In 2015 a group of franchisees from RFG's Brumby's bakery network joined forces and lodged a complaint to the ACCC about a range of issues, including unconscionable conduct and failing to comply with the code, particularly the obligation to act in good faith. It highlighted some of the problems, including inadequate information about refurbishment costs, the level of rebates Brumby's received from suppliers and the difficulty franchisees face when trying to sell stores.
In June 2016 the ACCC wrote back saying it had looked at the complaints but decided it wouldn't take any further action.
Franchisees from Michel's, Gloria Jeans, Brumby's and Donut King claim they submitted complaints over the years to the ACCC requesting an investigation of RFG, including its treatment of the marketing fund.
Other franchisees from other networks have also contacted the ACCC over the years raising a range of similar issues, hoping for some action.
One franchisee from a Western Australian based cafe franchise chain said complaints had been made to the ACCC but nothing appears to happen. "This franchisor is a cowboy operator but is still managing to deceive people into buying cafes that have no hope of succeeding."
Franchisees from numerous franchise outlets, big and small, have sent emails asking for help.
An inquiry needs to look at whether the ACCC has enough powers and resources and whether the franchise code and the legislation is adequate to protect franchisees.
The ACCC is looking at car dealership franchisees, which have raised concerns.
The Victorian Automobile Chamber of Commerce, which represents members that conduct their business through franchise arrangements including sales of cars and motorbikes, commercial vehicles, repairs and farm machinery, said it had written to Senator Williams telling him "the experience of the RFG franchisees is dwarfed by the approach of the car industry."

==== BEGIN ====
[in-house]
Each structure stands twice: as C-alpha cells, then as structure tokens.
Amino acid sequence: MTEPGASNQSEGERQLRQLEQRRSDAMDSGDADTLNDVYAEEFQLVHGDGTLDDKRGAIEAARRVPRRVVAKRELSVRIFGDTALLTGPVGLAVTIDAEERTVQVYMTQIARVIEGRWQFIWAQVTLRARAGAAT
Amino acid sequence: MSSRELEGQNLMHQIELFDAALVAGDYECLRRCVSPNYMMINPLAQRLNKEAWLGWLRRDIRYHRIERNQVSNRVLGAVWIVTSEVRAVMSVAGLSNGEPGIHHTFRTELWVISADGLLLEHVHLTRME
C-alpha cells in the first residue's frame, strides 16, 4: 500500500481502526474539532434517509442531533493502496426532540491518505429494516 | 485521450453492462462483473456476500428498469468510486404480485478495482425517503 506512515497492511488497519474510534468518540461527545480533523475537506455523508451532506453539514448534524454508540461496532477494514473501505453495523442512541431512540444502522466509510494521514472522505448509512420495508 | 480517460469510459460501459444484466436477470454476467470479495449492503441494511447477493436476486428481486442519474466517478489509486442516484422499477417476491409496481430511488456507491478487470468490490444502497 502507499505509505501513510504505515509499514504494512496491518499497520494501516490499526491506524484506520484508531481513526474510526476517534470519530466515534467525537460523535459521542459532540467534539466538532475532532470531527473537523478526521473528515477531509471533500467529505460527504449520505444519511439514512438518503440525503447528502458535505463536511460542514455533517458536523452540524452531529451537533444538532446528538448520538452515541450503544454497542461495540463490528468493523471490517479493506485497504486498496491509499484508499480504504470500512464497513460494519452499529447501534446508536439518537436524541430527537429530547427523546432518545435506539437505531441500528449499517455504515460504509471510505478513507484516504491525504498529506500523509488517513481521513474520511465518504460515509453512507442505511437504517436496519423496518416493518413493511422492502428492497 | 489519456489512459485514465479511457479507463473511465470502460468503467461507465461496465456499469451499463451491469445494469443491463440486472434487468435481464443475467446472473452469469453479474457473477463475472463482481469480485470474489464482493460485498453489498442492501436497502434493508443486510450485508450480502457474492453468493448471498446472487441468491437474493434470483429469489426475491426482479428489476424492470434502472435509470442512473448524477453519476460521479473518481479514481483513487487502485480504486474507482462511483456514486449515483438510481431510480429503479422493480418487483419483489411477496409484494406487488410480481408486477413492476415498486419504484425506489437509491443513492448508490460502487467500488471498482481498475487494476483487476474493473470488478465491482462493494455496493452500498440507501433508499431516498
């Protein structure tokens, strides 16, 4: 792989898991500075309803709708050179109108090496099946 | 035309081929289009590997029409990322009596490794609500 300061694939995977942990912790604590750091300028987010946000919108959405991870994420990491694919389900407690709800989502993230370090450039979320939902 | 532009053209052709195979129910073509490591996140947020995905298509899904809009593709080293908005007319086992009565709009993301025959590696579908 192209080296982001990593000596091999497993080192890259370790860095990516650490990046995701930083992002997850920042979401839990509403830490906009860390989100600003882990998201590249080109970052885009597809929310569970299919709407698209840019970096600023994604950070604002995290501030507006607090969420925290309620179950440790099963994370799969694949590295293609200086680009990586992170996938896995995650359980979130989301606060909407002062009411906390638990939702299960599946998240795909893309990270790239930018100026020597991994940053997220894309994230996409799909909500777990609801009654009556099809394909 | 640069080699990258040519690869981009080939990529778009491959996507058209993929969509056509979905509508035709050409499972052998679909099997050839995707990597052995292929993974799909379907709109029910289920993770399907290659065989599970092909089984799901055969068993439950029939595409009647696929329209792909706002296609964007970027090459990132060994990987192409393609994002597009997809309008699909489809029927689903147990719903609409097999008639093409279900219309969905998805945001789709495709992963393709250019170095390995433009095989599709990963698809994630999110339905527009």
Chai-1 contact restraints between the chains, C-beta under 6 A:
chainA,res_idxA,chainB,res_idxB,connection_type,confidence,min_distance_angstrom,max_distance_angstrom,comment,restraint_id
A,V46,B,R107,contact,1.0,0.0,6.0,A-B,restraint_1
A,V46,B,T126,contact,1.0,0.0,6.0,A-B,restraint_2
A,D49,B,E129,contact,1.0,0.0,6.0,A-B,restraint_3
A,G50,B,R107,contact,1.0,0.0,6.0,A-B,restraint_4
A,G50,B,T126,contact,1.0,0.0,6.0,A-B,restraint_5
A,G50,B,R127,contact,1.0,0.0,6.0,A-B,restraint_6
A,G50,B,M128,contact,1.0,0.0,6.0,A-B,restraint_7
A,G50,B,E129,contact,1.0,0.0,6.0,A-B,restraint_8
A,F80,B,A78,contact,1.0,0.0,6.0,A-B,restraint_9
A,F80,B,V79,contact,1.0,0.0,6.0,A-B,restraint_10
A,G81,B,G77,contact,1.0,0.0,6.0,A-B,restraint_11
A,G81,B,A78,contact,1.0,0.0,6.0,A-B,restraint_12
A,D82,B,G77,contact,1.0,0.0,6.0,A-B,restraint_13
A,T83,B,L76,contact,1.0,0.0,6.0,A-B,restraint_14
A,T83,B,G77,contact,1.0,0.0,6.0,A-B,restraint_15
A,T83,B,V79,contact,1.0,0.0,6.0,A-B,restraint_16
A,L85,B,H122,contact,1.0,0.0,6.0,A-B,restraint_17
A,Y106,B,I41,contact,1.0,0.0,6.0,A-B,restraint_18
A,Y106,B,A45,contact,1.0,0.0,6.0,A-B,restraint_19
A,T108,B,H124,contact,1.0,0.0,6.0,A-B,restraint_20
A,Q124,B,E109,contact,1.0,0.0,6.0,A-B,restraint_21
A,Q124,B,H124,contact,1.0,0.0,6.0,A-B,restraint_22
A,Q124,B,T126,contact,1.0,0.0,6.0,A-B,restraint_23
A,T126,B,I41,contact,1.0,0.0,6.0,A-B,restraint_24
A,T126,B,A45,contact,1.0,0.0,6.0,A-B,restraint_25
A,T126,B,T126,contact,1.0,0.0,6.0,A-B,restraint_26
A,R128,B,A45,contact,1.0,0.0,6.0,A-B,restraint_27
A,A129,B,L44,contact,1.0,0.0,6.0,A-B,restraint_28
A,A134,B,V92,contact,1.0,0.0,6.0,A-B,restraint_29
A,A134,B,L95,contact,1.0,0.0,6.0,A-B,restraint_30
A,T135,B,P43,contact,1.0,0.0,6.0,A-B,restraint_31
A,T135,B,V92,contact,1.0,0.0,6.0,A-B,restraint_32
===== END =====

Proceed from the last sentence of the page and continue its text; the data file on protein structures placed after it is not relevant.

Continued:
VACC executive director Geoff Gwilym said the VACC and the Motor Trades Association of Australia (MTAA) believed the franchise code was inadequate. He said current franchise agreements had the scope to "impose unilateral unreasonable terms on a take-it-or-leave-it basis that forces the franchisee to accept unreasonable terms". Despite the current franchise code, franchisors continued to impose hidden costs.
The peak lobby group for franchisors, the Franchise Council of Australia (FCA), contends that Australian franchising has the most comprehensive franchise laws anywhere in the world, overseen by the ACCC, "which is Australia's best resourced regulator".
In its latest bulletin, published on March 7, two days after Aussie Farmers collapsed and the day RFG fell another 33 per cent, it wrote "the franchise model is secure".
But with so many scandals and the carcasses of far too many franchisees strewn across the landscape, the FCA needs to be careful it doesn't become out of touch.
A Brumby's founder and the former managing director Michael Sherlock, who sold the Brumby's franchise network to RFG in 2007, said the FCA needed to be overhauled.
Sherlock stayed on as a franchisee after selling the company to RFG, but he said it became difficult to make money under the RFG business model. One of his best performing stores started losing money. He eventually sold out.
He said any parliamentary inquiry needed to look at disclosure documents and franchise agreements and recommend they be registered annually with ASIC and made publicly available, just as commercial leases are registered.
He said disclosure documents (which include franchise agreements) needed to include a fee summary of all charges that could be imposed on a franchisee during the term of the agreement.
Sherlock said rebates needed to be more transparent.
A parliamentary inquiry into the sector has been a long time coming. There have been a number of inquiries in the past, but none have fixed the problem. It is an important inquiry in an important sector. This time it needs to get it right.
This article was published and provided by the Australian Financial Review.